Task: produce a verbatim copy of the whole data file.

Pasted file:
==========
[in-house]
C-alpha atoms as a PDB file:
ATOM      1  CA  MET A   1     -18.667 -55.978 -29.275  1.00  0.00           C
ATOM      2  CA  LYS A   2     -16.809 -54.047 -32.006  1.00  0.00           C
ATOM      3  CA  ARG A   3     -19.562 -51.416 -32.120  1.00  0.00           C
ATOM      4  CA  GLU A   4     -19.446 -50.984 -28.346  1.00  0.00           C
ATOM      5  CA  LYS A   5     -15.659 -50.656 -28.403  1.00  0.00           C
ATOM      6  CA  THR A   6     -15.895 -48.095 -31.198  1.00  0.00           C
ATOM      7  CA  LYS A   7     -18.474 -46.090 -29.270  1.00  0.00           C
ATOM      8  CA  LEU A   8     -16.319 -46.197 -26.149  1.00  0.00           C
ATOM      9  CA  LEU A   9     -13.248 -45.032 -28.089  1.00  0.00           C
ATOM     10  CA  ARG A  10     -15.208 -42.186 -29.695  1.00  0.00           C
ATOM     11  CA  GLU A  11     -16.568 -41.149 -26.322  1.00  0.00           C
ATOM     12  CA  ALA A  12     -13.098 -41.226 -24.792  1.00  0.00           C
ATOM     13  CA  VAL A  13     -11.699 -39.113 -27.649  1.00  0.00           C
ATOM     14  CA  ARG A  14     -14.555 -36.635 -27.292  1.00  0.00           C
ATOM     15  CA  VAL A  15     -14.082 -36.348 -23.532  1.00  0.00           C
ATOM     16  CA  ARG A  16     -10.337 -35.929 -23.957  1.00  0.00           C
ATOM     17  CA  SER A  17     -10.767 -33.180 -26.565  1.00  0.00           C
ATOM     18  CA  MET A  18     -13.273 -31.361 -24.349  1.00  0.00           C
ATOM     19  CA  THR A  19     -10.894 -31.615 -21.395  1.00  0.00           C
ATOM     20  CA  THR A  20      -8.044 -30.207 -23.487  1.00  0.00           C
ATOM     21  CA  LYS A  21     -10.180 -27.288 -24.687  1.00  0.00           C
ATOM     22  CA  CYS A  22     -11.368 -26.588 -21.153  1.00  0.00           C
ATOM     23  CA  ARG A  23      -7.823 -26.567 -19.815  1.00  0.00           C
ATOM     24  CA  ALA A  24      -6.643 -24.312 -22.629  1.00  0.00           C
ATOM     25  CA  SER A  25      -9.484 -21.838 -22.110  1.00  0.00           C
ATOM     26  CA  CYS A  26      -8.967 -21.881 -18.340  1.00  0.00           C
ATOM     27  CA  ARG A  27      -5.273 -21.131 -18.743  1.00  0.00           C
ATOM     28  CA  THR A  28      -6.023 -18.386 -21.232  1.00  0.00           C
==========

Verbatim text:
[in-house]
C-alpha atoms as a PDB file:
ATOM      1  CA  MET A   1     -18.667 -55.978 -29.275  1.00  0.00           C
ATOM      2  CA  LYS A   2     -16.809 -54.047 -32.006  1.00  0.00           C
ATOM      3  CA  ARG A   3     -19.562 -51.416 -32.120  1.00  0.00           C
ATOM      4  CA  GLU A   4     -19.446 -50.984 -28.346  1.00  0.00           C
ATOM      5  CA  LYS A   5     -15.659 -50.656 -28.403  1.00  0.00           C
ATOM      6  CA  THR A   6     -15.895 -48.095 -31.198  1.00  0.00           C
ATOM      7  CA  LYS A   7     -18.474 -46.090 -29.270  1.00  0.00           C
ATOM      8  CA  LEU A   8     -16.319 -46.197 -26.149  1.00  0.00           C
ATOM      9  CA  LEU A   9     -13.248 -45.032 -28.089  1.00  0.00           C
ATOM     10  CA  ARG A  10     -15.208 -42.186 -29.695  1.00  0.00           C
ATOM     11  CA  GLU A  11     -16.568 -41.149 -26.322  1.00  0.00           C
ATOM     12  CA  ALA A  12     -13.098 -41.226 -24.792  1.00  0.00           C
ATOM     13  CA  VAL A  13     -11.699 -39.113 -27.649  1.00  0.00           C
ATOM     14  CA  ARG A  14     -14.555 -36.635 -27.292  1.00  0.00           C
ATOM     15  CA  VAL A  15     -14.082 -36.348 -23.532  1.00  0.00           C
ATOM     16  CA  ARG A  16     -10.337 -35.929 -23.957  1.00  0.00           C
ATOM     17  CA  SER A  17     -10.767 -33.180 -26.565  1.00  0.00           C
ATOM     18  CA  MET A  18     -13.273 -31.361 -24.349  1.00  0.00           C
ATOM     19  CA  THR A  19     -10.894 -31.615 -21.395  1.00  0.00           C
ATOM     20  CA  THR A  20      -8.044 -30.207 -23.487  1.00  0.00           C
ATOM     21  CA  LYS A  21     -10.180 -27.288 -24.687  1.00  0.00           C
ATOM     22  CA  CYS A  22     -11.368 -26.588 -21.153  1.00  0.00           C
ATOM     23  CA  ARG A  23      -7.823 -26.567 -19.815  1.00  0.00           C
ATOM     24  CA  ALA A  24      -6.643 -24.312 -22.629  1.00  0.00           C
ATOM     25  CA  SER A  25      -9.484 -21.838 -22.110  1.00  0.00           C
ATOM     26  CA  CYS A  26      -8.967 -21.881 -18.340  1.00  0.00           C
ATOM     27  CA  ARG A  27      -5.273 -21.131 -18.743  1.00  0.00           C
ATOM     28  CA  THR A  28      -6.023 -18.386 -21.232  1.00  0.00           C